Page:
Fabulous Follow-Up Questions

Jaclyn DeForgeJaclyn DeForge, our Resident Literacy Expert, began her career teaching first and second grade in the South Bronx, and went on to become a literacy coach and earn her Masters of Science in Teaching. In her column she offers teaching and literacy tips for educators.

Whether doing a Read Aloud, facilitating a Guided Reading group, or asking students to respond to their Independent Reading, the follow-up questions you ask AFTER students respond are just as important as the initial question you pose.

The most highly effective teachers I’ve ever worked with always ask some variation of the following questions after each answer:

  • Why do you think that?
  • How do you know?
  • How did you figure that out?

One of my favorite parts of the Common Core Standards comes on page 7, where the authors talk about the traits of the college-/career-ready student, and assert that such a student values evidence:

“Students cite specific evidence when offering an oral or written interpretation of a text. They use relevant evidence when supporting their own points in writing and speaking, making their reasoning clear to the reader or listener, and they constructively evaluate others’ use of evidence.”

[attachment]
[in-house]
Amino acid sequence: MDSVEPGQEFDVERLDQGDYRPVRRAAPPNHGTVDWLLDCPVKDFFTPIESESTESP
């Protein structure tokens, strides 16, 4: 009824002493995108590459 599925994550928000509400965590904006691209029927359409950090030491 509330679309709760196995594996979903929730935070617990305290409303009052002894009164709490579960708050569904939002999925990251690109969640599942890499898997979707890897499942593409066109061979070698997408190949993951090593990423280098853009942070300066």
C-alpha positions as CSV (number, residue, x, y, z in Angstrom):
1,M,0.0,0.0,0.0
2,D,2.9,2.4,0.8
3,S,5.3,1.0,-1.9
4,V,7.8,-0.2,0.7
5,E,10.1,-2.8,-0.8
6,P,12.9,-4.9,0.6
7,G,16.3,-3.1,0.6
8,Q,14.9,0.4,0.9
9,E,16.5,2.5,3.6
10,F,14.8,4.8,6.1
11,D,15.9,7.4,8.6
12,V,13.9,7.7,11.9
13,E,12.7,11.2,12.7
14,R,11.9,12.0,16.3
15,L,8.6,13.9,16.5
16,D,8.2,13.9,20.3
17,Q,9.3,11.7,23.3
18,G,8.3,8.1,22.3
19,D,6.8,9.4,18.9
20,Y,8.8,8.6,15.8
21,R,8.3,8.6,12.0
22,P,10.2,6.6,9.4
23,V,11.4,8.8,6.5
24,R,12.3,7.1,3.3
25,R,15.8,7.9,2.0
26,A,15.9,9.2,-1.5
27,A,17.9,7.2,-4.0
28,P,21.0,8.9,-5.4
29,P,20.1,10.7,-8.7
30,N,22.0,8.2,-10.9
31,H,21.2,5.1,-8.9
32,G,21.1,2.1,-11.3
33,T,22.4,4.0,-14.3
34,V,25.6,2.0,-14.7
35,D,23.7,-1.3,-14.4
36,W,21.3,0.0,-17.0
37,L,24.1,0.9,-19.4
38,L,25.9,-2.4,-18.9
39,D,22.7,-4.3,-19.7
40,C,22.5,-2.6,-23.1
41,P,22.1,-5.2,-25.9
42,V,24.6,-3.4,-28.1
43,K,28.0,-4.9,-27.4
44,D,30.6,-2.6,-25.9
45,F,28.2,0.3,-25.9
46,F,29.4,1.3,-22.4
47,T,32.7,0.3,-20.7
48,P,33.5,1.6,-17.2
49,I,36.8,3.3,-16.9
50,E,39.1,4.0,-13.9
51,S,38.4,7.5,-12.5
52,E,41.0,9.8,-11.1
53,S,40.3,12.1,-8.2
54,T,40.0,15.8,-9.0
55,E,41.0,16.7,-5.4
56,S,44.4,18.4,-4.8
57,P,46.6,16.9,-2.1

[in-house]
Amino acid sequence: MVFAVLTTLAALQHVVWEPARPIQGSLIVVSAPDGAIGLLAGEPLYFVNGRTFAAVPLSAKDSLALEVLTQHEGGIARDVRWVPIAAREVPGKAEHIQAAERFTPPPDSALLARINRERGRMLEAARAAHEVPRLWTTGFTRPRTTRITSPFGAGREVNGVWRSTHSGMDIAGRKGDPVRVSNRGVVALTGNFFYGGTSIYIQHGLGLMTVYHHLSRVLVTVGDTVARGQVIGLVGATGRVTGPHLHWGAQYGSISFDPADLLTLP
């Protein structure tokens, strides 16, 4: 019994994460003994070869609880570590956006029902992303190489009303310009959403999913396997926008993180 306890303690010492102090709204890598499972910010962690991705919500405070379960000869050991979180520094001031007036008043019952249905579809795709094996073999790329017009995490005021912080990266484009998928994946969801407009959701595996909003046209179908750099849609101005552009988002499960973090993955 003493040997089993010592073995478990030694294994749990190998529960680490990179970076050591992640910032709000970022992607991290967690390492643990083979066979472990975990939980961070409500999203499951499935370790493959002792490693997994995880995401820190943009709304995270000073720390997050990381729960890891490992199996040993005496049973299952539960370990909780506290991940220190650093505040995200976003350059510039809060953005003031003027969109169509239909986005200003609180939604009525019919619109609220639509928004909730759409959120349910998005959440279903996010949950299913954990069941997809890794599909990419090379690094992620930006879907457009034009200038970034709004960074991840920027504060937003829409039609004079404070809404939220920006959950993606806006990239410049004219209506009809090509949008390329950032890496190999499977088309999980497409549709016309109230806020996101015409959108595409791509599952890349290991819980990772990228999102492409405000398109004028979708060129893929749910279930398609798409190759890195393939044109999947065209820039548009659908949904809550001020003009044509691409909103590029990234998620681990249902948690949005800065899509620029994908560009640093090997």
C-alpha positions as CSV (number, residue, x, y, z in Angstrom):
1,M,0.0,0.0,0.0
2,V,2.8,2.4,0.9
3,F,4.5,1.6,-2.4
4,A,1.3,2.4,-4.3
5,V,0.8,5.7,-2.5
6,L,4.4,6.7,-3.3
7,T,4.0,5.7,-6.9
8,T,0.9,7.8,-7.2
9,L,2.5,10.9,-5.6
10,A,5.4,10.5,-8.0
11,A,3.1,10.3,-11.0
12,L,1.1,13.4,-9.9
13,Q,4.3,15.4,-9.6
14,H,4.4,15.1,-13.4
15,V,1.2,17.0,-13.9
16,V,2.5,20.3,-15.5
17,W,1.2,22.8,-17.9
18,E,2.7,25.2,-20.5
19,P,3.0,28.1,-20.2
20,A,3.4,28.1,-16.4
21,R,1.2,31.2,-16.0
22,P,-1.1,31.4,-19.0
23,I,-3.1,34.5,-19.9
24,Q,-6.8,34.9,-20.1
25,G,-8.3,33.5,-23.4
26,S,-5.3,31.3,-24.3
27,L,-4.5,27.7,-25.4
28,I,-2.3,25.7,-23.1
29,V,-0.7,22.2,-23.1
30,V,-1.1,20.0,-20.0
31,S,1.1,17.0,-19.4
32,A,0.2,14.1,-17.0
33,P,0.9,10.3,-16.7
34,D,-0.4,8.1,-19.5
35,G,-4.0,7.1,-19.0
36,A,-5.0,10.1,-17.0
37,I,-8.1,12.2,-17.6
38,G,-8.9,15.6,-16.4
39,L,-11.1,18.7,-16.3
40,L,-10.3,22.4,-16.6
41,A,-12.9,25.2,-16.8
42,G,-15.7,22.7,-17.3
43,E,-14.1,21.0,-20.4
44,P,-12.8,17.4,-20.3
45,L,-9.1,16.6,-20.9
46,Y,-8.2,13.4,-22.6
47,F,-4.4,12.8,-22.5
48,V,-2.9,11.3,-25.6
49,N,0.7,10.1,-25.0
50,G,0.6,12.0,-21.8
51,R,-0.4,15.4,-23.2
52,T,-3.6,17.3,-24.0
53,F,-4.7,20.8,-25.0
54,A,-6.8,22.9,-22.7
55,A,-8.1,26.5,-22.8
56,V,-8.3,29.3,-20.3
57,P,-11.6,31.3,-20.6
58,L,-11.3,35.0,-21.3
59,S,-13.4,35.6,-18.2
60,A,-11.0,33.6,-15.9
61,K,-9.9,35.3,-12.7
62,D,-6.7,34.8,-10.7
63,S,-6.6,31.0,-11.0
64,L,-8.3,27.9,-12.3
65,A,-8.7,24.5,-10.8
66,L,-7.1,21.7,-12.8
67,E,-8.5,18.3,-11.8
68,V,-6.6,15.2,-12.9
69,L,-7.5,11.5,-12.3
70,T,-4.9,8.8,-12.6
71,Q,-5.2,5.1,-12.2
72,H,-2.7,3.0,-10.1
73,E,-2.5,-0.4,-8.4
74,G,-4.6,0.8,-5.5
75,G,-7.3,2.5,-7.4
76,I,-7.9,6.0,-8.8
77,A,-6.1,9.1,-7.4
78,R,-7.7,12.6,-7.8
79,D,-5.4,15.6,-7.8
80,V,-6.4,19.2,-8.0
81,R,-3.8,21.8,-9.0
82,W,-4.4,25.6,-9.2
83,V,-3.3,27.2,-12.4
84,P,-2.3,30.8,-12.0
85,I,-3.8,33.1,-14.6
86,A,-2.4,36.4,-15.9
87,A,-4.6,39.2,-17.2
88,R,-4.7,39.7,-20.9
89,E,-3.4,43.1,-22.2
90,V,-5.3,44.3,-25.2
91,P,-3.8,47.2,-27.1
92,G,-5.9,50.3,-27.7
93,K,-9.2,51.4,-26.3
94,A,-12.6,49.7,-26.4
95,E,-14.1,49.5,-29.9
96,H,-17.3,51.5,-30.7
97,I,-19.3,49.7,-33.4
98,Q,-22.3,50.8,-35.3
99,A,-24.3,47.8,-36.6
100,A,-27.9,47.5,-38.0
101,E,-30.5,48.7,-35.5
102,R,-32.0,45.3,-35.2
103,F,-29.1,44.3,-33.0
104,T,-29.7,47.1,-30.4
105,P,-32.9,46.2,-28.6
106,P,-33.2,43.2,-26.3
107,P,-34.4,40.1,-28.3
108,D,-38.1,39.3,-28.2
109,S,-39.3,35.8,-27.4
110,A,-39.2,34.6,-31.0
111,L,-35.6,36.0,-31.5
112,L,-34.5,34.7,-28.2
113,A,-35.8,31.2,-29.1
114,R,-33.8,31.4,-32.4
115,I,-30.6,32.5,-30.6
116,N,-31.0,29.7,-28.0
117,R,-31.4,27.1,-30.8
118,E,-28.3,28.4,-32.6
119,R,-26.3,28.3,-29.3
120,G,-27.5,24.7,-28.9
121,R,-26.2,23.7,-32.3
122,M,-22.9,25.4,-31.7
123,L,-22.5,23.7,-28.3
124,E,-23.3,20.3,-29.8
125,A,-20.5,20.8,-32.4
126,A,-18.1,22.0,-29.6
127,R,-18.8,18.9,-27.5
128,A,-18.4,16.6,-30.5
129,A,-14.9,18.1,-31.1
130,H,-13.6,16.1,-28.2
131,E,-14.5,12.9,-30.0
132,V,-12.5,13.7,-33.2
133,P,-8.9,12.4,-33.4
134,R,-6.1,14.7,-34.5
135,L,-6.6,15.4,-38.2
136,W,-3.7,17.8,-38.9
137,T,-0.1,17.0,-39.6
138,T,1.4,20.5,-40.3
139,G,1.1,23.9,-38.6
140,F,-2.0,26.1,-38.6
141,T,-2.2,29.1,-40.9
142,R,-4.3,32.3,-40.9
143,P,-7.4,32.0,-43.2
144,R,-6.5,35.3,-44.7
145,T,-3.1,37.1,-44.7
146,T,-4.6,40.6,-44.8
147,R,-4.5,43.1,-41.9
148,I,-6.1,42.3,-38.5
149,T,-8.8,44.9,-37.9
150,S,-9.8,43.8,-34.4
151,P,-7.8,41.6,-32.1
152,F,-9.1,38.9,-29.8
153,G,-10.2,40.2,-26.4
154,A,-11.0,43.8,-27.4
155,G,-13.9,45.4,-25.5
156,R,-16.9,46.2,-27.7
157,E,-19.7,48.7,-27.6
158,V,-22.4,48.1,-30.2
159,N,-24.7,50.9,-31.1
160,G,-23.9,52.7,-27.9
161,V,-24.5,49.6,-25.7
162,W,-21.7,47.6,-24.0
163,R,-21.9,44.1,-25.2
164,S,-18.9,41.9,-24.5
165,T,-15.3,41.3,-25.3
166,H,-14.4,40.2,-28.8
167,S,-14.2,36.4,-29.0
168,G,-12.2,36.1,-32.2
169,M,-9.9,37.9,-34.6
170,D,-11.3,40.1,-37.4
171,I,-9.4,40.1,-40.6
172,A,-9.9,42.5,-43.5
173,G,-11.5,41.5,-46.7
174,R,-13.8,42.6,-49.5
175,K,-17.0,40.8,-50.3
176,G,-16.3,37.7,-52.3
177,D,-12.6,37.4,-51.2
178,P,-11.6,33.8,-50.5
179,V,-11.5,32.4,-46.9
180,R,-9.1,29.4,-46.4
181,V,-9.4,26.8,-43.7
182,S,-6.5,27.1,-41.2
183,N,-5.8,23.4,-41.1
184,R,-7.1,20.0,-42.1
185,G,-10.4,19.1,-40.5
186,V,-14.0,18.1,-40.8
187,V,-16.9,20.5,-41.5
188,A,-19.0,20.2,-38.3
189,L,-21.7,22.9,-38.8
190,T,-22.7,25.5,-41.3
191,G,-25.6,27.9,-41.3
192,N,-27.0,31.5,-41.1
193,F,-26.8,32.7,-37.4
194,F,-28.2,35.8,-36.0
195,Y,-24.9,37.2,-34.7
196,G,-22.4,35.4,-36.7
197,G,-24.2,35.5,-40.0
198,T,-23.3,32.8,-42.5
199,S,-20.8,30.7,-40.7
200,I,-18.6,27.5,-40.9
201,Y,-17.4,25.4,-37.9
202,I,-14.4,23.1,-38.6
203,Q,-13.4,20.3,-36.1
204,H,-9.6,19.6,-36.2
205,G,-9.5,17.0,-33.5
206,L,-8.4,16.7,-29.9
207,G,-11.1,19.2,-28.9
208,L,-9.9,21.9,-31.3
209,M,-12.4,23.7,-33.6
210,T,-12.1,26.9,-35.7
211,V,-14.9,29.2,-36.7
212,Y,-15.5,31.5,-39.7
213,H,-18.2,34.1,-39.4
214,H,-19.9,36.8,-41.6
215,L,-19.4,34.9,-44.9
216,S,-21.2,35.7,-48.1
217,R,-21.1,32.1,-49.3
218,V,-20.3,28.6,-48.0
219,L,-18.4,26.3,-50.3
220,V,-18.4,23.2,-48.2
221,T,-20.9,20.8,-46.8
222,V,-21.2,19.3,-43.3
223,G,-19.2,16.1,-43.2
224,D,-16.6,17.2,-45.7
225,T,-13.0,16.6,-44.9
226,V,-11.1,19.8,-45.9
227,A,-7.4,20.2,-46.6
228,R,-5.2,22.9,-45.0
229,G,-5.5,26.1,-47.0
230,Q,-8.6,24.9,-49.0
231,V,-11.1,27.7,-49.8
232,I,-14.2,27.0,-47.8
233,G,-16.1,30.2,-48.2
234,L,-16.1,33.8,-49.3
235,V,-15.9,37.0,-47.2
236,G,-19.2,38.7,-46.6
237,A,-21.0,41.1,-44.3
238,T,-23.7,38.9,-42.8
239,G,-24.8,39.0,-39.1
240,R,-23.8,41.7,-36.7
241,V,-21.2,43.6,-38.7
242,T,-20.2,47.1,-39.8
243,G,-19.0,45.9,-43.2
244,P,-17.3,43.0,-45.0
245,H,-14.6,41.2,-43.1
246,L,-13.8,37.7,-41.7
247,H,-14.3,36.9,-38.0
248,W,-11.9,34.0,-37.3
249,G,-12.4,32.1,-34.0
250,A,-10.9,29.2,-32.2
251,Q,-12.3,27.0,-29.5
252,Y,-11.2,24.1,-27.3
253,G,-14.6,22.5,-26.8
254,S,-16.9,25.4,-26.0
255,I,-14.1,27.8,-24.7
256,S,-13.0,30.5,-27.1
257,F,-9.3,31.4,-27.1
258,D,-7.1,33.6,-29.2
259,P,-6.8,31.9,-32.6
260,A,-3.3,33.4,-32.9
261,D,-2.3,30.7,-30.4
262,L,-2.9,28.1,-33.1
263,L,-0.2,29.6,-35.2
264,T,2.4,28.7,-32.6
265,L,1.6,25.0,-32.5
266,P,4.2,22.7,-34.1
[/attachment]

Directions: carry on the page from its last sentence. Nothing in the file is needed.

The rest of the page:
Asking follow-up questions consistently makes evidence-gathering a healthy reading habit.

Whether the student response is correct or in need of some redirection, asking a follow-up question is crucial for several reasons:Pencil Talk

1. If the answer is correct, it allows students who may have been confused (unbeknownst to you) to hear how the responding student found the answer.

2. If the answer is incorrect, it gives you, the instructor, an idea of where that wrong answer came from and, in turn, what questions to ask that redirect the student back on the right path.

3. Asking follow-up questions opens the floor for students to demonstrate alternate ways of thinking.  Sometimes there are multiple paths to a “right” answer, and asking one student to explain his or her thinking encourages others to share a different way of arriving at the same conclusion.

4. Teachers are not and should not be the sole bestowers of knowledge in the classroom.  For some students, concepts click faster when explained by classmates.  An ideal classroom environment is one where everyone is learning and growing, and asking follow-up questions allows students to also play the role of teacher, sharing knowledge, ideas, solutions and understanding with their peers.

What are your favorite follow-up questions to ask during your literacy block? Share yours in the comments!